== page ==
The Trans Pacific Partnership Agreement (TPPA) is a massive free trade agreement currently under negotiation in high secrecy between Pacific Rim nations including Australia, Brunei, Chile, Singapore, Malaysia, New Zealand, Peru, the US, Vietnam, Canada and Mexico. Other nations, including Japan and possibly China, are set to join.
The TPPA includes provisions which, if agreed to by signatory nations, will give extraordinary powers to transnational corporations through Investor-State Dispute Settlement (ISDS) provisions. At the least level, these will put a 'chilling effect' on governments introducing new regulation around environment etc.
Fortunately the current Australian Government has steadfastly refused to agree to the inclusion in free trade agreements of ISDS provisions, in spite of great pressure from the US, transnational corporations and some sections of Australian industry.
However, the Federal Opposition has sent a clear message that, if elected, it will be willing to agree to investor state dispute settlement provisions in trade agreements in order to conclude a deal.
The Trans-Pacific Partnership Agreement: Potentially the greatest threat yet to our environment,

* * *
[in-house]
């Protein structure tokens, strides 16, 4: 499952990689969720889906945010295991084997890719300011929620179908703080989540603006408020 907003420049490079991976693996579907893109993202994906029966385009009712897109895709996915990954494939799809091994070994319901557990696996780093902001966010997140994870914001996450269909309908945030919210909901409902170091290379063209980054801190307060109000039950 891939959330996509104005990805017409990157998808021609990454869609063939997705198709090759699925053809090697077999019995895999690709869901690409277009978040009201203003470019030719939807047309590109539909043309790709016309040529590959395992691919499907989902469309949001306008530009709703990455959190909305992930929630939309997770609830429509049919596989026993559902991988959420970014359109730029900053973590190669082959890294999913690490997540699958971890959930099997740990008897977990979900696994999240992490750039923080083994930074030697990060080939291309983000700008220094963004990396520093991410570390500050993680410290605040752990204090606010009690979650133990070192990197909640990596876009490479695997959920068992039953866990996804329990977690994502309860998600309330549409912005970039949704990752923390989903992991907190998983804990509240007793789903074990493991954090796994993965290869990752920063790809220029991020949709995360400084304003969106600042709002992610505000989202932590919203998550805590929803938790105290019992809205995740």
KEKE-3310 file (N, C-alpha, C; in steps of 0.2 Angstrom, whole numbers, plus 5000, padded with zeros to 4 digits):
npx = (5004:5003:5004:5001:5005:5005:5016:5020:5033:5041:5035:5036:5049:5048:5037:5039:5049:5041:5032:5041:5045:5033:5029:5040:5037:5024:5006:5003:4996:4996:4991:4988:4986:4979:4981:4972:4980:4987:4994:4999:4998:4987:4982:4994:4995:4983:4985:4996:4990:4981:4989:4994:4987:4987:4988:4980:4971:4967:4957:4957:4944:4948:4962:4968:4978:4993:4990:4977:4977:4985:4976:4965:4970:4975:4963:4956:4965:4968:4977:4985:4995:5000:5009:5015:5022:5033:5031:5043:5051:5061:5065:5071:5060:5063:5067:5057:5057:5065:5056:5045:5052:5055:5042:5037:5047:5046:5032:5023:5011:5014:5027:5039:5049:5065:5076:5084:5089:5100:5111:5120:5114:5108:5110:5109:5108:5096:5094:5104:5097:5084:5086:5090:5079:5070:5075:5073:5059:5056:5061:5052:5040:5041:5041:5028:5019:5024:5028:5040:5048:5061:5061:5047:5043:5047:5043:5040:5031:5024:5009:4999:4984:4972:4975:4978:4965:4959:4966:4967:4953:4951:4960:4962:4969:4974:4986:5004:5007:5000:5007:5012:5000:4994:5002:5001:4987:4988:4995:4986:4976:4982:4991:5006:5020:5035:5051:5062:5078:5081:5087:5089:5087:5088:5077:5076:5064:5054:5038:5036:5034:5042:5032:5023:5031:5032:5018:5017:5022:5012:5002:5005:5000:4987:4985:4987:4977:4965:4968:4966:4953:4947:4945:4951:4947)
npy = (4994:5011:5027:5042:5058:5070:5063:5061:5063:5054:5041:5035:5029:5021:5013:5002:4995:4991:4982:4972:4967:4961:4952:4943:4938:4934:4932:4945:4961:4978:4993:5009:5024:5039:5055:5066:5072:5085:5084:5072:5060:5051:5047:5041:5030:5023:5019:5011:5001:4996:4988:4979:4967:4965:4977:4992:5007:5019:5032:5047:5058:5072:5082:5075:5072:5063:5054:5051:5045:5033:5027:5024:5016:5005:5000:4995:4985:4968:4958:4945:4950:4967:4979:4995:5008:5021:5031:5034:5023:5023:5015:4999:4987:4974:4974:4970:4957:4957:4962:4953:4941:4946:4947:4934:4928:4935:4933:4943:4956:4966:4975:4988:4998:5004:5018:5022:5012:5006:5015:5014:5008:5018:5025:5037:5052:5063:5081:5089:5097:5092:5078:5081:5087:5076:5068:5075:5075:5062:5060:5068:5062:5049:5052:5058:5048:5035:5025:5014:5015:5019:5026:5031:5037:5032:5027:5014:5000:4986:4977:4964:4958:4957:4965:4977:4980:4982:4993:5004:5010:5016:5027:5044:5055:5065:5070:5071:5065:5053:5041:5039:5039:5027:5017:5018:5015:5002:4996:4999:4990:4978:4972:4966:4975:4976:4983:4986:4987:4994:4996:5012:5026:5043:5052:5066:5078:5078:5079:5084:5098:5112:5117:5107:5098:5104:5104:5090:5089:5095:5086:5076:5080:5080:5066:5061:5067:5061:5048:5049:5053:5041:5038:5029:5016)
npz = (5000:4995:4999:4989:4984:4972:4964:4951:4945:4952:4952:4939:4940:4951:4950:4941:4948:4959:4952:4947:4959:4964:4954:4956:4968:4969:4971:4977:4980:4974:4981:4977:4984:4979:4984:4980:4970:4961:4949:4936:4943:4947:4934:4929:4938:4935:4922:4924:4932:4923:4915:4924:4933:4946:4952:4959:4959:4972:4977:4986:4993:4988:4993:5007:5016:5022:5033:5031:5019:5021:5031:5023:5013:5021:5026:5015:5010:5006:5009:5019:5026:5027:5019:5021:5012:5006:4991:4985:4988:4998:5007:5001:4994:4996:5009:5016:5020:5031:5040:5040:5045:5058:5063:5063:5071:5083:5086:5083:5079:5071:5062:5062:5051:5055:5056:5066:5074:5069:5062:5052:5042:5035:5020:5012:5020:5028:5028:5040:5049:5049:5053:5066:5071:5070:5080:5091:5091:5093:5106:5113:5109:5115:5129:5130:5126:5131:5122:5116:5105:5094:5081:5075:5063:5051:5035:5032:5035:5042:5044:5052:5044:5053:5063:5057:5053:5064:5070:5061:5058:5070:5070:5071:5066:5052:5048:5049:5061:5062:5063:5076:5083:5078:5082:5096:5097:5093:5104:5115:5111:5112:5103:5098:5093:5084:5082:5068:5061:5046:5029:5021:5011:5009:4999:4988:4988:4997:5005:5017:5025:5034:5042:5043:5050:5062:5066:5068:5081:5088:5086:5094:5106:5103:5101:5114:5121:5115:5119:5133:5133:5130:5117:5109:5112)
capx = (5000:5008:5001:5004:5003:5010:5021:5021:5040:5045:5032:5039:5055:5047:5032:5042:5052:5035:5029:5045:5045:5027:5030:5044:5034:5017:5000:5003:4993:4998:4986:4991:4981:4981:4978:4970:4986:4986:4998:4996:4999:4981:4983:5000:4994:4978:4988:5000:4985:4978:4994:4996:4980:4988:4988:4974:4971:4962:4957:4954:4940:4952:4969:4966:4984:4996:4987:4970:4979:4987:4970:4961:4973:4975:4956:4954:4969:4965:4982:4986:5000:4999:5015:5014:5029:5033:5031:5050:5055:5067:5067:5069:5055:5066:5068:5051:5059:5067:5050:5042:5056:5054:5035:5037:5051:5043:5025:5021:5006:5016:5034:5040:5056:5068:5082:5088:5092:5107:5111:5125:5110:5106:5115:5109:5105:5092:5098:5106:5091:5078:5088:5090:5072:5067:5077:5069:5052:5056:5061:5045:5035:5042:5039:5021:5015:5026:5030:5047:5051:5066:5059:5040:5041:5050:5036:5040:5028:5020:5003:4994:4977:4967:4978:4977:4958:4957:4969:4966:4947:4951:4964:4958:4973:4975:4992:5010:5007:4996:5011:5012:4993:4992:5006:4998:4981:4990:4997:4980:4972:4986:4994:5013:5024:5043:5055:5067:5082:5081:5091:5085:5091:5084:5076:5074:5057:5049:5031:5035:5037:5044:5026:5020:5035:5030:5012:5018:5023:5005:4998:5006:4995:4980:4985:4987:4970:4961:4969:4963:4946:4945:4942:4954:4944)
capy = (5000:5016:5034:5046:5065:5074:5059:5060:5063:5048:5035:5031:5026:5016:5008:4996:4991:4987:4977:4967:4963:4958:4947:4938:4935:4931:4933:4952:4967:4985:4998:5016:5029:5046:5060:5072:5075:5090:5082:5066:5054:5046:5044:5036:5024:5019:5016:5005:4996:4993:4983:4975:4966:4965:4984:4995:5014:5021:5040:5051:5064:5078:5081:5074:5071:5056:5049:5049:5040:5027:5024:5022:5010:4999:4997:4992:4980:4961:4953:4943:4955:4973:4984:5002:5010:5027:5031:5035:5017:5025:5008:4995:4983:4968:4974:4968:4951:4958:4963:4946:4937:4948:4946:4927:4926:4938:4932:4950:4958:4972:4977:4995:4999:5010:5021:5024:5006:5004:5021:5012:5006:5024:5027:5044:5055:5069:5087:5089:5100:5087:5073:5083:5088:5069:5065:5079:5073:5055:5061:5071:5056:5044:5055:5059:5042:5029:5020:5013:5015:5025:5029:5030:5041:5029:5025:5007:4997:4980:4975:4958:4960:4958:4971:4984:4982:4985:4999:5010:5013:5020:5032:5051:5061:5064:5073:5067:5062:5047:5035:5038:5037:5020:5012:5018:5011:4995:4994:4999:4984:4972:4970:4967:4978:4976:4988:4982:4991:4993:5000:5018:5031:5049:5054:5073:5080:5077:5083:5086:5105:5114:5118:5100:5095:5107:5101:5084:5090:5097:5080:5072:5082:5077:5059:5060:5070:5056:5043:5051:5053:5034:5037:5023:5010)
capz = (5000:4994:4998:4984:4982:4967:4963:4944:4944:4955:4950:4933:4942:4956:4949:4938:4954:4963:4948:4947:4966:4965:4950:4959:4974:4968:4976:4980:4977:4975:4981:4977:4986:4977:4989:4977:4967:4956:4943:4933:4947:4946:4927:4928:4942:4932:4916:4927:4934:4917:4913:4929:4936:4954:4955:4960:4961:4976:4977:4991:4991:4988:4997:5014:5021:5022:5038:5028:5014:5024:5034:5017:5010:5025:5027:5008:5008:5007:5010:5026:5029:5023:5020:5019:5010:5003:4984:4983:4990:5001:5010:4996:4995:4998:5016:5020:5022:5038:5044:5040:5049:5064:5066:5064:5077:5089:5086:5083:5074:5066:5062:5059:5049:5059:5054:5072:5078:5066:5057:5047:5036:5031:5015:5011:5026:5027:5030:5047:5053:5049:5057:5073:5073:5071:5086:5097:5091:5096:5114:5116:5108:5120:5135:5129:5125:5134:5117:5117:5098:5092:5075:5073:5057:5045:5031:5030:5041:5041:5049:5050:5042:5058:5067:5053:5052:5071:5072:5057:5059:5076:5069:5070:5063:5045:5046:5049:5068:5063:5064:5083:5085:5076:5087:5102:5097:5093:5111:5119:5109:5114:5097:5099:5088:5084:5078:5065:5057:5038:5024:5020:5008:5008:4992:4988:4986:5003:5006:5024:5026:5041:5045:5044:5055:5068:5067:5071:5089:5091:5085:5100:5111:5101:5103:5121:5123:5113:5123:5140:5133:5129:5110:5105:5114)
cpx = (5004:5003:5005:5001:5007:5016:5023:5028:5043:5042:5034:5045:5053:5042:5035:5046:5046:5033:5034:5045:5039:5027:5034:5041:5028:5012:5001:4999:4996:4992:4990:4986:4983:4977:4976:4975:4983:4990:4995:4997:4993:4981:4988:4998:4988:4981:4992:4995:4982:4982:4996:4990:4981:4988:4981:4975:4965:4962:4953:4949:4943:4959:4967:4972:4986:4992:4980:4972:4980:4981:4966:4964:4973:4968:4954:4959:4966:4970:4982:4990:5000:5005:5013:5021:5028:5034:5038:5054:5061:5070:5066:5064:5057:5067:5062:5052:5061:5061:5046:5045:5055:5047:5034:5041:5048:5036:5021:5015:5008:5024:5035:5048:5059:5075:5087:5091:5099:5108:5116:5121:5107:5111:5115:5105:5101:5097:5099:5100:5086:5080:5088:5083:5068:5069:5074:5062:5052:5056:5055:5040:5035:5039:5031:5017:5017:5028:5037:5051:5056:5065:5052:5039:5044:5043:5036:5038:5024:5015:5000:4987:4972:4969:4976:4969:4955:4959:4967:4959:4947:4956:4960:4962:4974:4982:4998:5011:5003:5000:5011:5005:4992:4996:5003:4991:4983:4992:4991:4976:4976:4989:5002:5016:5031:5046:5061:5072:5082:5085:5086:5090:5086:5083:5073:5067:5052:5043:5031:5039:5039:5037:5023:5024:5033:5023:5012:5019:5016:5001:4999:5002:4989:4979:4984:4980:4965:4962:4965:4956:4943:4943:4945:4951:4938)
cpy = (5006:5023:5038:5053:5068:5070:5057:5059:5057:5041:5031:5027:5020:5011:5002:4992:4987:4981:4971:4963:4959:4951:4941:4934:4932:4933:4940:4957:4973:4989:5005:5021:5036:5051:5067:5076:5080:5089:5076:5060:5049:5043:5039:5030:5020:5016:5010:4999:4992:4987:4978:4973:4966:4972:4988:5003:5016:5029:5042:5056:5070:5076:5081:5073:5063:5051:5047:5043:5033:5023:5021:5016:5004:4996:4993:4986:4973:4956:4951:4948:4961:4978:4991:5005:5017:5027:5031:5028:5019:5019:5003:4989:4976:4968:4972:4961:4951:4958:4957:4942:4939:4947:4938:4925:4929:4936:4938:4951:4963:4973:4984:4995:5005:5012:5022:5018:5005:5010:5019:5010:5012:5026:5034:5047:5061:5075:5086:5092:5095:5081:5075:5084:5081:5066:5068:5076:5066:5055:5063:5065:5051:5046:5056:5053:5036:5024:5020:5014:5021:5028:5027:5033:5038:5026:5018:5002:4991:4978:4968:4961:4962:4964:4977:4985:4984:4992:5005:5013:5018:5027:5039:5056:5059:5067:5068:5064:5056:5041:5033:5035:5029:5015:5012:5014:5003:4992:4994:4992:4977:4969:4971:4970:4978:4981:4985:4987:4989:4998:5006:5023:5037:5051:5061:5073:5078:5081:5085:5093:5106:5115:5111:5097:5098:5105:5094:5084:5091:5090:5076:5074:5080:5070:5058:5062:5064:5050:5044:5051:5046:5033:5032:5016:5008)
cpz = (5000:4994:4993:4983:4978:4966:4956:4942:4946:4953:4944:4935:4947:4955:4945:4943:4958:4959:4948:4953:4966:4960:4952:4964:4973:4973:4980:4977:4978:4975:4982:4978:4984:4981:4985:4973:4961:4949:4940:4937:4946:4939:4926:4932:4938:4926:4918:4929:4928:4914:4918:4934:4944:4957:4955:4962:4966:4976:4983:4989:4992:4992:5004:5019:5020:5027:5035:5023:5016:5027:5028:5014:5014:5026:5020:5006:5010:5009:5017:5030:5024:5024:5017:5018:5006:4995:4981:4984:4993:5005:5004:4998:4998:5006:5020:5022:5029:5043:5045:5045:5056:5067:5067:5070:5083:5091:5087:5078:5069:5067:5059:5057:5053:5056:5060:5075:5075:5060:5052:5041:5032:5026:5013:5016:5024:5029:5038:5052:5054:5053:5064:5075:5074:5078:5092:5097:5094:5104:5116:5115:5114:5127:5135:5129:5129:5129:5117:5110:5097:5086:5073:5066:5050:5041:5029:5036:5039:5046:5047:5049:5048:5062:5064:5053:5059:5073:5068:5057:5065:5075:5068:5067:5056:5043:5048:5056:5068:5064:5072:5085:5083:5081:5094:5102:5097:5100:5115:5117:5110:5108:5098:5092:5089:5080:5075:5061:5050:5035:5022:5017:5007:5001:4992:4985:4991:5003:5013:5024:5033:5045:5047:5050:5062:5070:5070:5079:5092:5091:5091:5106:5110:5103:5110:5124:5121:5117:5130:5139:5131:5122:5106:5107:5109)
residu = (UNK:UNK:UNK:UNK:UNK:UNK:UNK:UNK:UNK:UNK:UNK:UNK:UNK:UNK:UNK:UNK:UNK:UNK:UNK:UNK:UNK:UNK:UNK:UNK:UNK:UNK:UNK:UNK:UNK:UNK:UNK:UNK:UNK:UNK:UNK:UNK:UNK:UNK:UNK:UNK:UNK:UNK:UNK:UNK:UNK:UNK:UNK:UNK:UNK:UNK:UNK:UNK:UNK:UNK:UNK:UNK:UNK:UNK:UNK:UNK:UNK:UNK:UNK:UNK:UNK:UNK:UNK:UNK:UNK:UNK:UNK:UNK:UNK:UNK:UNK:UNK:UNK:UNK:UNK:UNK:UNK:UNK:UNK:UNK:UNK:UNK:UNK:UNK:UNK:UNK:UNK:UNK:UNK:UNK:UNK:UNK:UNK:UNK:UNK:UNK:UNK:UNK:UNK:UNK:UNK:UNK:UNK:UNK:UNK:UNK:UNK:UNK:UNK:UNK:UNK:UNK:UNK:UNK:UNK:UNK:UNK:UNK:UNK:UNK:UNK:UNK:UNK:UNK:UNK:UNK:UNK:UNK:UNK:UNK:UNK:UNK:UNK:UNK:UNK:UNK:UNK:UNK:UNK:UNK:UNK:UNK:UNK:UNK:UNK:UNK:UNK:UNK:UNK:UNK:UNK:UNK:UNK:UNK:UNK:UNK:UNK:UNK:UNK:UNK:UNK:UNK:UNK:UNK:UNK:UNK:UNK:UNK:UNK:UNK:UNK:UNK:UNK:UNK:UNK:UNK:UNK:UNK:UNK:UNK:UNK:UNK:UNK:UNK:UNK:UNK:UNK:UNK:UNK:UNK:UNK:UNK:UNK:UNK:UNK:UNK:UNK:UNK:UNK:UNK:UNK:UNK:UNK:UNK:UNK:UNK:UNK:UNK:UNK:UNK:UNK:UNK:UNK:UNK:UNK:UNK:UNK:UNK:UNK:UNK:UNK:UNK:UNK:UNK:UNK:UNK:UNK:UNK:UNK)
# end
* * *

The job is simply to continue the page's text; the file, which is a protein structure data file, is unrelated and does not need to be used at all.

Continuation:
social justice, health system and democracy
This could represent an unstoppable threat to our environmental laws, our way of life, our democratic rights, our legal system, our health system, our internet use, our tobacco plain packaging laws, etc, etc. If certain provisions in this trade deal, currently being negotiated in extreme secrecy, are agreed to by a future Coalition Government then Australian communities will have little power to stop any foreign corporation from doing what it wants, where it wants, including moving them out of the way, if necessary. This is a real concern because these clauses, known as 'Investor-State Dispute Settlement' provisions, fit comfortably within increasingly right wing Coalition ideologies under Tony Abbott.
Do you want an Australia in which major international Corporations can sue the Australian government for making laws which are aimed at protecting farmland, water quality, rainforests, the Great Barrier Reef etc?
Do you want Australia to sign an international trade agreement which will potentially wreck our Pharmaceutical Benefits Scheme (making chronically ill Australians pay top dollar for medicines), force farmers off their land through agricultural dumping, get Australians jailed under US copyright law for innocently downloading research material on the internet?
What is it? This is the Trans pacific Partnership Agreement (TPPA) – free trade negotiations currently being held in high secrecy between Australia, Brunei, Chile, Singapore, Malaysia, New Zealand, Peru, the US, Vietnam, Canada and Mexico. Other nations, including Japan and possibly China, are set to join. The negotiations have been going on for a number of years but the agreement is proposed to be signed off soon – possibly in October this year. An excellent summary of the environmental and other issues that may flow from this trade agreement can be found in: